There are few bands in existence who can make a righteous racket but still have an overpowering sense of purpose throughout their performances. Some of them happen to be brilliant and are also Norwegian, but Golden Dawn aren't in that category. There isn't a real tangible "hook" to pick out, or any real unity and, although they may well have conceived something approaching a theme in their compositions, it isn't at all obvious, just disconcerting. There are far easier things to sit through this display of cable-waving, in spite of any individual musical prowess. A barely registrable round of applause, presumably out of politeness, means at least I am not the only one supremely confounded by this showing. There may be something there for Golden Dawn in the future, but not quite just yet.
Tonight at Blå is not a time for melody and Telephones and Prins Thomas Orkester both much conform. Mind you, the Telephones guys (well, it's mainly Henning Severud) wear Haiwaiian-style neck adornments, which seems rather at odds with the temperature outside, but credit to them for trying to bring a flavour of summer. Their electronic grooves last almost forever, winding their way through and onwards without any respite, which works out pretty perfectly for anyone in need of an uplift following SW and SG. Music of this ilk is still thriving in Norway with Diskjokke, Todd Terje and, of course Prins Thomas and his Orkester, too. Each of them manage to do something fundamentally simple, yet ear-grabbingly catchy and, above all, majorly gratifying. Not so much genre-hopping as influence-melding.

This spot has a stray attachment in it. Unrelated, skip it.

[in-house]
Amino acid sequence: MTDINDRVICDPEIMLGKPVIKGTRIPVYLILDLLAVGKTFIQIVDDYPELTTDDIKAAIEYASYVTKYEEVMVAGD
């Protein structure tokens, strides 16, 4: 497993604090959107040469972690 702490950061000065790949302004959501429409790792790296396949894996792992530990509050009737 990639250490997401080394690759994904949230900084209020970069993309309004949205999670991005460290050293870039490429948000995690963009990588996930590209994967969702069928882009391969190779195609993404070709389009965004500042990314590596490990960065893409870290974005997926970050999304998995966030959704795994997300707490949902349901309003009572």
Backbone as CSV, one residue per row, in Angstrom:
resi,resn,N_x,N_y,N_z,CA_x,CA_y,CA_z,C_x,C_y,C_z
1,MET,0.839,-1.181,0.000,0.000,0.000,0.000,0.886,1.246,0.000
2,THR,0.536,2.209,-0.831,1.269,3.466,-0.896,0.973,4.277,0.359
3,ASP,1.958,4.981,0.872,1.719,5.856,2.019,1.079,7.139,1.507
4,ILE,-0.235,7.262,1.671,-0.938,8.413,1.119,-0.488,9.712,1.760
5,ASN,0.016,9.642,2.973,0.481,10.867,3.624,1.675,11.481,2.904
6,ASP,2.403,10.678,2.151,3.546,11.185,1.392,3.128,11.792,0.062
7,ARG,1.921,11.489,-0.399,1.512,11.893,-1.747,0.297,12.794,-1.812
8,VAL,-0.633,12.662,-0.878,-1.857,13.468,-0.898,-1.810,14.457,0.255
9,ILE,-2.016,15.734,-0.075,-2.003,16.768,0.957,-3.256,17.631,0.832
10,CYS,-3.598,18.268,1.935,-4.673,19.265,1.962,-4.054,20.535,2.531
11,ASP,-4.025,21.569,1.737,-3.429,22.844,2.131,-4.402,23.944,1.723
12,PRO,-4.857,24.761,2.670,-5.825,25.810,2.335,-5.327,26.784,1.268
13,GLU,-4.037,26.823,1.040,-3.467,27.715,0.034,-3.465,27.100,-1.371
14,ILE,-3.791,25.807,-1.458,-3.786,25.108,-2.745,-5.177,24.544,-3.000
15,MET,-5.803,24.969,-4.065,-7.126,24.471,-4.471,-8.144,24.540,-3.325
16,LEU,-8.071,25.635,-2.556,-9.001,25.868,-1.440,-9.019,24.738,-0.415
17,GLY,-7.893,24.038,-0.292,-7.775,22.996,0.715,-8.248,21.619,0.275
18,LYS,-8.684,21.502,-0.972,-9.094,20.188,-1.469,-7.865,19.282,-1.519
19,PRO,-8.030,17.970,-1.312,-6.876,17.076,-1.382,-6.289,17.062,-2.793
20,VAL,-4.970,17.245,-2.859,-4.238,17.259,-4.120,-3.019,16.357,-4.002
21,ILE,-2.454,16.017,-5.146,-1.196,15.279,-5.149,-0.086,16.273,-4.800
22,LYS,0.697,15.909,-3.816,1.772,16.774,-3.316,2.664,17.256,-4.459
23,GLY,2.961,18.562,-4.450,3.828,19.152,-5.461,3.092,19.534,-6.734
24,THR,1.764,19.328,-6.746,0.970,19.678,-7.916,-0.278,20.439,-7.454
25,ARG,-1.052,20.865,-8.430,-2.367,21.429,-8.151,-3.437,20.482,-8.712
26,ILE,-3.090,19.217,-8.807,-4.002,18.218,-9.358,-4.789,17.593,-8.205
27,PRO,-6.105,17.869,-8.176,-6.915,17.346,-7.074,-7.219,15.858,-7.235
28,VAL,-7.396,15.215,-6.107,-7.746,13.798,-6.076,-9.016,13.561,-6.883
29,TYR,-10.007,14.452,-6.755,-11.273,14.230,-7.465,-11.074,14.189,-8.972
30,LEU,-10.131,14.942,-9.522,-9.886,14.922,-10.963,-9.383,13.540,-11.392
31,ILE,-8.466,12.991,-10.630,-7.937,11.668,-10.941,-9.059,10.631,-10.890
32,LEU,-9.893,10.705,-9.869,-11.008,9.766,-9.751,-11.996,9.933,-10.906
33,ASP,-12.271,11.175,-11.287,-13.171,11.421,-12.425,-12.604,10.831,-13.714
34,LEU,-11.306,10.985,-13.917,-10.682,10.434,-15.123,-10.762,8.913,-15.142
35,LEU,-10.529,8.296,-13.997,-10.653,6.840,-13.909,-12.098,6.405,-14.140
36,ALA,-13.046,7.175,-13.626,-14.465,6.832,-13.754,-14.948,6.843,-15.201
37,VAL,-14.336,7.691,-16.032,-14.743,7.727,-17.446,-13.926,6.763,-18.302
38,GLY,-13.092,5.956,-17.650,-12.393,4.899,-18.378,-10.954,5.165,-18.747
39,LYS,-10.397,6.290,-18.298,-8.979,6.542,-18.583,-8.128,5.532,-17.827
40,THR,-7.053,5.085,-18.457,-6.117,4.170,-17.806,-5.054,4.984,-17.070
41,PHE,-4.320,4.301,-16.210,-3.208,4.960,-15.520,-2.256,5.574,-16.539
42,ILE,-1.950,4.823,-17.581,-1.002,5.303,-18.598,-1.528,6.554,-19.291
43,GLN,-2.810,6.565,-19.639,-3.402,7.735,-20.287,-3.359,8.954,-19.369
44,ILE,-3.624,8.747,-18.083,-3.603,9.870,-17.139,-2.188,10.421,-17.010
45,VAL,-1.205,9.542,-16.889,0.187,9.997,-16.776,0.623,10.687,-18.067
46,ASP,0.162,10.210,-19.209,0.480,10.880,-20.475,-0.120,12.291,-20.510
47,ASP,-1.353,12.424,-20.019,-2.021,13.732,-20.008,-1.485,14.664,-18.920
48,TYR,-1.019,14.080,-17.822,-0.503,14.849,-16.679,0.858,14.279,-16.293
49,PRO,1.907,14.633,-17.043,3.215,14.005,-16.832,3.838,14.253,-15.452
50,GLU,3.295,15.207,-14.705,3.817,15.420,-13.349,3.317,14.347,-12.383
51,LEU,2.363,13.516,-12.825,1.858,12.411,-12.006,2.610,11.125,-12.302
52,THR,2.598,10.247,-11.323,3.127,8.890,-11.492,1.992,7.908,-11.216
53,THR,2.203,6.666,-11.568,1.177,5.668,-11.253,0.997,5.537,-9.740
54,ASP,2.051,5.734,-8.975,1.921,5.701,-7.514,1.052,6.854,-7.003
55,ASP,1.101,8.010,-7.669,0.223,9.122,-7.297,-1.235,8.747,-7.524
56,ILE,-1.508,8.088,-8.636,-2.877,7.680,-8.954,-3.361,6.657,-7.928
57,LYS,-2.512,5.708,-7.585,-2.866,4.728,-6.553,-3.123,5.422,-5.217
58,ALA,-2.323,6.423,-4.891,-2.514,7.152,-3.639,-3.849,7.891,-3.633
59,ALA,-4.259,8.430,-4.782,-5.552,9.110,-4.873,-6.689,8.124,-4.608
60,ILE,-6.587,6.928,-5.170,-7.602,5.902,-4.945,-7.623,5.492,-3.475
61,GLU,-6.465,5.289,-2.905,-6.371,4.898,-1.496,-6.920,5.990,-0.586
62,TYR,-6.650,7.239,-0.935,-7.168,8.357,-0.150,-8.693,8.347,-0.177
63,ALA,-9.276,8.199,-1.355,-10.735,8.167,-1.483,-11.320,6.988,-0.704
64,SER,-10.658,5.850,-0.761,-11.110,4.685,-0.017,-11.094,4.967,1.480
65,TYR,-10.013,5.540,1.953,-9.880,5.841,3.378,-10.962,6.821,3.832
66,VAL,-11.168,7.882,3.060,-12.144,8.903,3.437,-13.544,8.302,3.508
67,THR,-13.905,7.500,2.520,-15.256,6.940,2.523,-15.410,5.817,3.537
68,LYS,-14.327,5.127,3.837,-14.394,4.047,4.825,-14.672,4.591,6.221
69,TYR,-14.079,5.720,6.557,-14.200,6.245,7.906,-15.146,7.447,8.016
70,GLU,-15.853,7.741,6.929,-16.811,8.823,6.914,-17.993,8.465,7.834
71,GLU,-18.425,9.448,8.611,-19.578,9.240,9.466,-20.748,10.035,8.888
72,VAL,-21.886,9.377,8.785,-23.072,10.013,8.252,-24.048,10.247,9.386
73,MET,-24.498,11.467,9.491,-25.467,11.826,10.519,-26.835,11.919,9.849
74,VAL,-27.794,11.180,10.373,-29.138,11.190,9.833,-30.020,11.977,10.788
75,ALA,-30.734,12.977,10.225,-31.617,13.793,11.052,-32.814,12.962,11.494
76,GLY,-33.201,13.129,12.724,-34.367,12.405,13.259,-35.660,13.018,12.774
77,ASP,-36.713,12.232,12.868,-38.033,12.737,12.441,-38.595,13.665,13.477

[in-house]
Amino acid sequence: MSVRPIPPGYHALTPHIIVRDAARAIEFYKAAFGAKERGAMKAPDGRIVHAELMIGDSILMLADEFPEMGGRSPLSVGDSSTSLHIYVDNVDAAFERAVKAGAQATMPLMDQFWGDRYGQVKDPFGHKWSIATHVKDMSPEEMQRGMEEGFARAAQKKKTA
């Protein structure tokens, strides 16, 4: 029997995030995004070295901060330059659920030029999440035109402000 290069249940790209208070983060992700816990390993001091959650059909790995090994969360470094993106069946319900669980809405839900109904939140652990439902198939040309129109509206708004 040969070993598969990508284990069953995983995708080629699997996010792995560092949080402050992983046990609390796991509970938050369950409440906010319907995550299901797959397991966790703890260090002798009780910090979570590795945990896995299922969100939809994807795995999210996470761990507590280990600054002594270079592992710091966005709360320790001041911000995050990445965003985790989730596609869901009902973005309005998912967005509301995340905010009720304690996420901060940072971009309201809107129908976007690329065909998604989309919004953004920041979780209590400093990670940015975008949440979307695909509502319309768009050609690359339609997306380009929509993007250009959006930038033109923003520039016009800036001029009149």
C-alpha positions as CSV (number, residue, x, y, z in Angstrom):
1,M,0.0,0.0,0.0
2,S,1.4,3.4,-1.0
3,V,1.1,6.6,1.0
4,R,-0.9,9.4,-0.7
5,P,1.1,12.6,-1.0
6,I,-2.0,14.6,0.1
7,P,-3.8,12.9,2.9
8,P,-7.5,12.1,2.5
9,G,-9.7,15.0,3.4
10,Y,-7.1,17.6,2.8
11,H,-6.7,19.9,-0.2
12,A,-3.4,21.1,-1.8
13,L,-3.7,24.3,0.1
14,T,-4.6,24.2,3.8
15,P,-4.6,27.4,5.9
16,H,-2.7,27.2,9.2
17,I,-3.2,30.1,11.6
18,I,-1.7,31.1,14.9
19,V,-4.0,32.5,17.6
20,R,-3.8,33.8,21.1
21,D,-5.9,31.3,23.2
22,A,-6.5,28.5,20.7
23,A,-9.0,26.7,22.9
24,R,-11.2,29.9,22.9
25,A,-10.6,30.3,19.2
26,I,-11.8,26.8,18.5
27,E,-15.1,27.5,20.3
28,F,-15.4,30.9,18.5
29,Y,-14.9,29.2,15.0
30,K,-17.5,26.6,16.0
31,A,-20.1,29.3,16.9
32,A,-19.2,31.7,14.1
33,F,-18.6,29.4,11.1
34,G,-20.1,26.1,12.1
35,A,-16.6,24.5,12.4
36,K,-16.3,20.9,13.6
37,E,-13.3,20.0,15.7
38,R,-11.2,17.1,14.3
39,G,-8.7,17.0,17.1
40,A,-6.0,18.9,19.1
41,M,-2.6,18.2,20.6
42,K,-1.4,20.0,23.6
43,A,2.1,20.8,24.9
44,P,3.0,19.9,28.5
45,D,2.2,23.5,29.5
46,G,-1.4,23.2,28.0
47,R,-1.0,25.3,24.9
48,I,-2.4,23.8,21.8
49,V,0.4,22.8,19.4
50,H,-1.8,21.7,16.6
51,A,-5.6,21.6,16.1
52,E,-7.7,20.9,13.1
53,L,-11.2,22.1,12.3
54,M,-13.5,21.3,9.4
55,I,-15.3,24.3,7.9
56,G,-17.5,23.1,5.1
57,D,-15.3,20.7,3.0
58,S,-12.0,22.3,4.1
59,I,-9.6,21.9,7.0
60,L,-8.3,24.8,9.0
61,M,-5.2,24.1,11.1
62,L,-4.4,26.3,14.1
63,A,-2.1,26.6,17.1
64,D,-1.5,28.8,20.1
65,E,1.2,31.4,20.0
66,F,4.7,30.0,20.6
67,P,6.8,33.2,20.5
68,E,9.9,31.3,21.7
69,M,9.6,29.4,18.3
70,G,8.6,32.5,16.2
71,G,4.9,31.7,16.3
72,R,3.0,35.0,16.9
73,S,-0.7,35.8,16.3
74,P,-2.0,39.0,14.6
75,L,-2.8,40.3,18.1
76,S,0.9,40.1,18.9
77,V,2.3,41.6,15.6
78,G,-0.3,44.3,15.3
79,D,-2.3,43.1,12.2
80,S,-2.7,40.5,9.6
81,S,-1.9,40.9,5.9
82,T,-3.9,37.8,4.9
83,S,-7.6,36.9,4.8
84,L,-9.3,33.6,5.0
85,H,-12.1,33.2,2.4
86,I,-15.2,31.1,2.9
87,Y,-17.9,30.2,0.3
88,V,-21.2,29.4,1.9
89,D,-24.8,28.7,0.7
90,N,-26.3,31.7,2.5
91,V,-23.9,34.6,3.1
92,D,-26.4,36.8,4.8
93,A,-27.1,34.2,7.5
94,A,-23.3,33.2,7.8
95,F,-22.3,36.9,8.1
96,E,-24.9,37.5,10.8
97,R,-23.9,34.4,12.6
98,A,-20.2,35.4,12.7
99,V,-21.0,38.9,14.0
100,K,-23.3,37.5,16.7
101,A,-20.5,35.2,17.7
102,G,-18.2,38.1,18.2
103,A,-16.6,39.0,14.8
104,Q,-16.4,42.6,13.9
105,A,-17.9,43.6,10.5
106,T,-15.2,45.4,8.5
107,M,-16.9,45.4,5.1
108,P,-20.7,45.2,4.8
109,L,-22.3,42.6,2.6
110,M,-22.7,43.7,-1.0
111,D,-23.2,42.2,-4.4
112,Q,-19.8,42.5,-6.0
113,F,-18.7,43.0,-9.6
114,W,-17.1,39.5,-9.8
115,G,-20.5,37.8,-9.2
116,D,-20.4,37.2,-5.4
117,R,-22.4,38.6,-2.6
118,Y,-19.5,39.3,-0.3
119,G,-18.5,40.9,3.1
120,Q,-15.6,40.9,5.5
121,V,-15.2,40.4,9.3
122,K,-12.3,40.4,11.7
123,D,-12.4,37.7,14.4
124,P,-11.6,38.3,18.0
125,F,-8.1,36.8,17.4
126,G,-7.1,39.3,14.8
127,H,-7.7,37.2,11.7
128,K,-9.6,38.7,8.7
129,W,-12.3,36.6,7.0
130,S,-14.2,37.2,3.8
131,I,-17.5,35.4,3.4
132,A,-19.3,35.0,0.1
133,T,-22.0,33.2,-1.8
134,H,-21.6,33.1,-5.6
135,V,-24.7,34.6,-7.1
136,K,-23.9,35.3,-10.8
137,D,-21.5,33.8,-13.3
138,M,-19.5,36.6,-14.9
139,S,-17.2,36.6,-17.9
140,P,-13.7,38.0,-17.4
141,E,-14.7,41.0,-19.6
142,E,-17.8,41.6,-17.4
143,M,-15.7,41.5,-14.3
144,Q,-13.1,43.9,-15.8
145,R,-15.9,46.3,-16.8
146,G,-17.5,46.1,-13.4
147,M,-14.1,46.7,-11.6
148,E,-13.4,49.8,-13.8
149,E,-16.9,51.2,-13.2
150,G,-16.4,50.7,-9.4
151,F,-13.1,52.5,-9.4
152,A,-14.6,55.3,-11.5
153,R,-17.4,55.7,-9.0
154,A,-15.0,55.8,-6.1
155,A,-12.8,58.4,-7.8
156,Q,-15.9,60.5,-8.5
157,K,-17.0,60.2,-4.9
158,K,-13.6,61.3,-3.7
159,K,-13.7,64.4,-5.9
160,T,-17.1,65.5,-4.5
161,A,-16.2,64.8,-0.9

The first thing – other than fish and brunost-loaded breakfast and a morning constitutional – is the Nordic Music Prize, happening here for the first time ever in the wonderful Kulturkirke Jakob. Once the majestic Ólöf Arnalds lets her gentle, acoustically accompanied tracks ring out across the hall we get to the main ceremony and it's her countryman Jónsi who takes the prize for his album Go. He gives Crown Prince Haakon of Norway a quick peck on the cheek, conducts an even quicker speech (the extent of it was "Thanks to all the musicians. I'm not a good speaker, I'd rather play music. Thanks.") and then is on his way. As much as the temptation is great to see the always-captivating Susanne Sundfør in the airy surroundings of this church, shuffling out the front door – to see hundreds bundled and queued outside, hoping to get in – a return to my second home for the weekend, Blå, is made, this time to check out the varied and vast rhythms of Danish NMP nominee Frisk Frugt, who are/is engaged in an explosion of intensity as we enter. Dansktoppen møder Burkina Faso i det himmelblå rum hvor solen bor, suite. is one hell of an album title, and one hell of a literal one, too. But it is fitting in the construction and conception of the music. Observing from the side of the stage, all component parts of the kit appear to be struck at once, but we aren't here for the visuality of a performance, more the mind-melting dance-inducing movements, which occasionally confuse but at all times please, things drop off a little while later, moving to mellow. If I wasn't wearing so may layers and clodhopping boots, I'd have almost certainly danced.